Cloud adoption is continuously growing: currently, 40% of IT budgets are spent on cloud-based solutions. Many organizations now have a “Cloud First” mentality, and SaaS is projected by Gartner to grow to 75 billion dollars by 2022 at a 19,2% compound annual growth rate. Large-scale cloud migrations and continuous transition of applications to the Cloud absolutely change the digital future, products, services, sales and delivery models, partner strategies, and customer interactions. The Cloud is changing, and cloud security solutions must evolve to keep pace.
In this article, we will explore how to anticipate the unexpected emerging cyber risks and establish proactive cyber-resilience for effective IT operations and business continuity.
Table of Contents
Top 15 Cloud Applications Security Challenges
When moving legacy applications to the cloud companies need to consider evolving cloud applications security threats to fully benefit from the Cloud. The cloud adopting companies are facing the following cybersecurity challenges.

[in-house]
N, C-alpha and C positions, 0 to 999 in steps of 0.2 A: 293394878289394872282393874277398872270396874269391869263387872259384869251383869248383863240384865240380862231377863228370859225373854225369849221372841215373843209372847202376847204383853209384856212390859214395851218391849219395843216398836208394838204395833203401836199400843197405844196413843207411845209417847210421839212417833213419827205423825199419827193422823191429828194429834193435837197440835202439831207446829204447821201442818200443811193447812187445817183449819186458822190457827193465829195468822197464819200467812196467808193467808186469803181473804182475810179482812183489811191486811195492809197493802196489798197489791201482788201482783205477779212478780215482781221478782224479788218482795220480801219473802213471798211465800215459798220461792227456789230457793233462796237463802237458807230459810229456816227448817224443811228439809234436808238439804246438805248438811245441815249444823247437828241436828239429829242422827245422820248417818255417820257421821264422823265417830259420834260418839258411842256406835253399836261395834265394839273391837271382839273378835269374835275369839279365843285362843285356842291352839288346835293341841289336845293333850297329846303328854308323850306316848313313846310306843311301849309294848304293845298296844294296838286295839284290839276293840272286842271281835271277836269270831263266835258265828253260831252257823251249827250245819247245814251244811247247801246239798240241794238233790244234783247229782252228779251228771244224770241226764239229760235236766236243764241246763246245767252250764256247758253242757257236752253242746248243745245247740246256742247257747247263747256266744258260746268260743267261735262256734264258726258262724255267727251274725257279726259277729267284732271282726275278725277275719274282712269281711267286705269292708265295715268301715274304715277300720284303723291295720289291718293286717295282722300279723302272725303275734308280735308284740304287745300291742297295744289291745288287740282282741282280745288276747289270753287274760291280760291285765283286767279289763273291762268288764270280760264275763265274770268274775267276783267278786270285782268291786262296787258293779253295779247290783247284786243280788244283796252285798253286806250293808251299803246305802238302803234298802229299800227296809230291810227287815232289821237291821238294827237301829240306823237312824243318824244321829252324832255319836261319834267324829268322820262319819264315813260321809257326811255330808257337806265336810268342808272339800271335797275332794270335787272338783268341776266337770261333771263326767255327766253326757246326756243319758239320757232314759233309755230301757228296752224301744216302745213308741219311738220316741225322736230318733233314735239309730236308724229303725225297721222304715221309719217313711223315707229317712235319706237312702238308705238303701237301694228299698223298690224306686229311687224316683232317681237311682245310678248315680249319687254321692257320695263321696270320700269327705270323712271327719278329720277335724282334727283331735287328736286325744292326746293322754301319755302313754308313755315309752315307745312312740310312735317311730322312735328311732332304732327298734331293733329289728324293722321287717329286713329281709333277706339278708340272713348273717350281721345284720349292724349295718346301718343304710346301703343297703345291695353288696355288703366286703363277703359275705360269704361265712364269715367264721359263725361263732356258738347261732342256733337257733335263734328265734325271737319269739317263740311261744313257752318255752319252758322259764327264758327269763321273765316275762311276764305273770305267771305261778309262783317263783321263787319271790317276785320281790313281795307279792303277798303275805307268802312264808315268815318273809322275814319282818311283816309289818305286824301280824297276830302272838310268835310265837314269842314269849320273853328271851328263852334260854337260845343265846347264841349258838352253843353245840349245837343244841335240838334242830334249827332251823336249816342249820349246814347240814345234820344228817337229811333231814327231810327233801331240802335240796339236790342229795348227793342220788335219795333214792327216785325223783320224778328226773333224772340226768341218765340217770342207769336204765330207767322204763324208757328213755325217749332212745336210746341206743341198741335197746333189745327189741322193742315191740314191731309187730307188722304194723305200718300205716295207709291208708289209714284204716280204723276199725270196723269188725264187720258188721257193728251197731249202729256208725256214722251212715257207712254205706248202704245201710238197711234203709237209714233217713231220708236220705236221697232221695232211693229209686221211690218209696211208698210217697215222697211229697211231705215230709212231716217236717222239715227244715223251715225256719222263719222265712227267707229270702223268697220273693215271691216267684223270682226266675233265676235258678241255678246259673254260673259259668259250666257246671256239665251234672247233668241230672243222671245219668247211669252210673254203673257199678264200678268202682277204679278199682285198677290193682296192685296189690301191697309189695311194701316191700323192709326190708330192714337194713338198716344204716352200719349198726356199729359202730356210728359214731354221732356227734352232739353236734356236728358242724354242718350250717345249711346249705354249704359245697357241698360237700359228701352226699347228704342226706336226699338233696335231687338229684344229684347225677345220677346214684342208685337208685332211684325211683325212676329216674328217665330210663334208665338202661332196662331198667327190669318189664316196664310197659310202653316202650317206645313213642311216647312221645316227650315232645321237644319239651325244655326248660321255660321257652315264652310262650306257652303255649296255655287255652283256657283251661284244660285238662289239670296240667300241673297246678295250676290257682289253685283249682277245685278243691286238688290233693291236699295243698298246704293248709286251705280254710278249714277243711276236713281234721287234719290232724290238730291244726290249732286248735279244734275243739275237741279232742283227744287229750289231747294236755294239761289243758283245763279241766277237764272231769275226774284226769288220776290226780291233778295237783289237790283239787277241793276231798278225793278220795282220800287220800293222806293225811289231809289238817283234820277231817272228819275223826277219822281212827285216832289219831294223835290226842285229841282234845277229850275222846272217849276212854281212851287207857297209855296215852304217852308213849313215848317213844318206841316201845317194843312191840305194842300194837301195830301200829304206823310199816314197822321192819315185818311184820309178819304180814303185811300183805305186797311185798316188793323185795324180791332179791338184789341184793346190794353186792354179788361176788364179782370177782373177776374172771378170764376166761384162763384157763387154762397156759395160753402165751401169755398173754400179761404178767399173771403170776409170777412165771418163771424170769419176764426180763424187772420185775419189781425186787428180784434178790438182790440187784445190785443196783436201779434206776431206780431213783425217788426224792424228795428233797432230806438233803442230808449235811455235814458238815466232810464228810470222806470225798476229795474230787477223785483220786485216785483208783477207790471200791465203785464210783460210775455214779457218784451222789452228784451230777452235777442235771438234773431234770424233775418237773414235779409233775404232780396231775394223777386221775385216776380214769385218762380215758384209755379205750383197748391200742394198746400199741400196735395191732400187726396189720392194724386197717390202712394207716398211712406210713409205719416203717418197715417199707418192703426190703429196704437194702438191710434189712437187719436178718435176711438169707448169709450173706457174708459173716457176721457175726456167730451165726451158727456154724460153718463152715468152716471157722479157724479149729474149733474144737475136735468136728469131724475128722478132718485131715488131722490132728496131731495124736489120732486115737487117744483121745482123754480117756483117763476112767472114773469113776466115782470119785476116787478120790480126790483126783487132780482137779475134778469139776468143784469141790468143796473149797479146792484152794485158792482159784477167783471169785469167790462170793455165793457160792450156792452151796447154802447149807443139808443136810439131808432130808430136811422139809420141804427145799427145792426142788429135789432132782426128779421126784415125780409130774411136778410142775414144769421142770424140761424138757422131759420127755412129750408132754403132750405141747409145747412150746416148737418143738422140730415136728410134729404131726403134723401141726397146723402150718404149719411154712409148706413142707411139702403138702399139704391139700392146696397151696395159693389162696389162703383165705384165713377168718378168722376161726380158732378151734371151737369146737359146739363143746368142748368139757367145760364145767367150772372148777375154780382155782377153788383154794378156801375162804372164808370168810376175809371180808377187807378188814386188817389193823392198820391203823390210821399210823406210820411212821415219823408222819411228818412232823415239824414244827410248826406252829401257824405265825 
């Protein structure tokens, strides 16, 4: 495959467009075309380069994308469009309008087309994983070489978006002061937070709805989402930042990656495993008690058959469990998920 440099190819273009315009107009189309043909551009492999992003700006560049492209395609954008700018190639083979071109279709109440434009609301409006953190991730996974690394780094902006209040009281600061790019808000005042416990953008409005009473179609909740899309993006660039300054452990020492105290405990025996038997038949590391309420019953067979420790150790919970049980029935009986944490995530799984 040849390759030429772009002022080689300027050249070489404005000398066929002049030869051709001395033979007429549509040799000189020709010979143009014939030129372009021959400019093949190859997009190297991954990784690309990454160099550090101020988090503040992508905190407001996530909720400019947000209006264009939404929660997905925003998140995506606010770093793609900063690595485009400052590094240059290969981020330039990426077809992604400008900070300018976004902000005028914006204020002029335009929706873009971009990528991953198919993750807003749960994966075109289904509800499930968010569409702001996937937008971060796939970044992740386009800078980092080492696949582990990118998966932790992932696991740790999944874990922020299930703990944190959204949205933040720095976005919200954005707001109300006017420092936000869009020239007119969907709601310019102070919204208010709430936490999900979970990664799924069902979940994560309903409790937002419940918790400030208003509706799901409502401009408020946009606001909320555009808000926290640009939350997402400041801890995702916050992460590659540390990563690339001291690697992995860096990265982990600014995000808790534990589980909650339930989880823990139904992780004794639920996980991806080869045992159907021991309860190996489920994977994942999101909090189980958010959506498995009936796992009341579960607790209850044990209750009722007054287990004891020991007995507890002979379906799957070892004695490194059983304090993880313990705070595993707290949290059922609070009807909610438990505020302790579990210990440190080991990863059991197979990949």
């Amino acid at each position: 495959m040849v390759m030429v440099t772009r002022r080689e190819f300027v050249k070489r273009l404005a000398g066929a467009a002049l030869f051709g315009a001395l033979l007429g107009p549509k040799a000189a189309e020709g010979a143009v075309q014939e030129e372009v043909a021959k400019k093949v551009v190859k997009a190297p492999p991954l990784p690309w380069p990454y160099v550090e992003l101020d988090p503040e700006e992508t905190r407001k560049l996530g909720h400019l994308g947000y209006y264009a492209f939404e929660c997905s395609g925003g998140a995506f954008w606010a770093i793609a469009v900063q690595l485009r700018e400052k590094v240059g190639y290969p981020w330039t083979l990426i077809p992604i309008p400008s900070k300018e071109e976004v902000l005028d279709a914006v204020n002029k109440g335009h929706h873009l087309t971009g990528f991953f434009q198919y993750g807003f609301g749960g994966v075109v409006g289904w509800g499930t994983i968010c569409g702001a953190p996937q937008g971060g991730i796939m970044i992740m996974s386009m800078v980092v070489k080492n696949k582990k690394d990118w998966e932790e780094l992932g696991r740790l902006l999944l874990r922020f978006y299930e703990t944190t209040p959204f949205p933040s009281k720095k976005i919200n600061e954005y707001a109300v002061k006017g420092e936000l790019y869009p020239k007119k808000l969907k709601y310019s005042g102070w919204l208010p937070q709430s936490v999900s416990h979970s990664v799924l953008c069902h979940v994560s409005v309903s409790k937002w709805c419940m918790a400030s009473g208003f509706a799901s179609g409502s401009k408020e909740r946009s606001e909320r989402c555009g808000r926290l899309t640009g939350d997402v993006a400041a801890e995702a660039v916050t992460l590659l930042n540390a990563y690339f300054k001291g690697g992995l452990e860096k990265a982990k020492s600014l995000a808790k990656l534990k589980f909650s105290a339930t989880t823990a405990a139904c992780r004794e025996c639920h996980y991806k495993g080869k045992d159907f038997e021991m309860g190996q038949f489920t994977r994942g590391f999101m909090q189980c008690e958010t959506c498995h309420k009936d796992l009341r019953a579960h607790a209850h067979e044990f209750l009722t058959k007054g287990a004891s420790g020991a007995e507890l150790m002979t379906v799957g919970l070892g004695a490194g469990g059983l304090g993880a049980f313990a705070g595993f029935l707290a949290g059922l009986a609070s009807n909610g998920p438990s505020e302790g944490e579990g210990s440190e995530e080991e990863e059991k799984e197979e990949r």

- Security gaps due to lowered visibility in the cloud
- Gaps in coverage from traditional security tools
- The rise of Shadow IT and unsanctioned applications
- A sharp increase of both managed and unmanaged endpoints
- Compromised privileged users and malicious insiders
- Identity management in the Cloud
- Underdeveloped or lacking cloud standards
- Cloud Service Providers’ non-transparent internal security practices
- Convenient ubiquitous cloud access increases cyber risks
- Location of digital assets is hard to track and verify CASB solutions can ease cloud
- Risk of exposure compliance-related data including Personally Identifiable Information (PII), Payment Card Information (PCI), Protected Health Information (PHI)
- Threats from malicious employees and hackers
- Unauthorized data transfer
- Brute-force attacks
- Human error
What are CASBs?
According to Gartner, Cloud access security brokers (CASBs) are on-premises, or cloud-based security policy enforcement points, placed between cloud service consumers and cloud service providers to combine and interject enterprise cloud security policies as the cloud-based resources are accessed.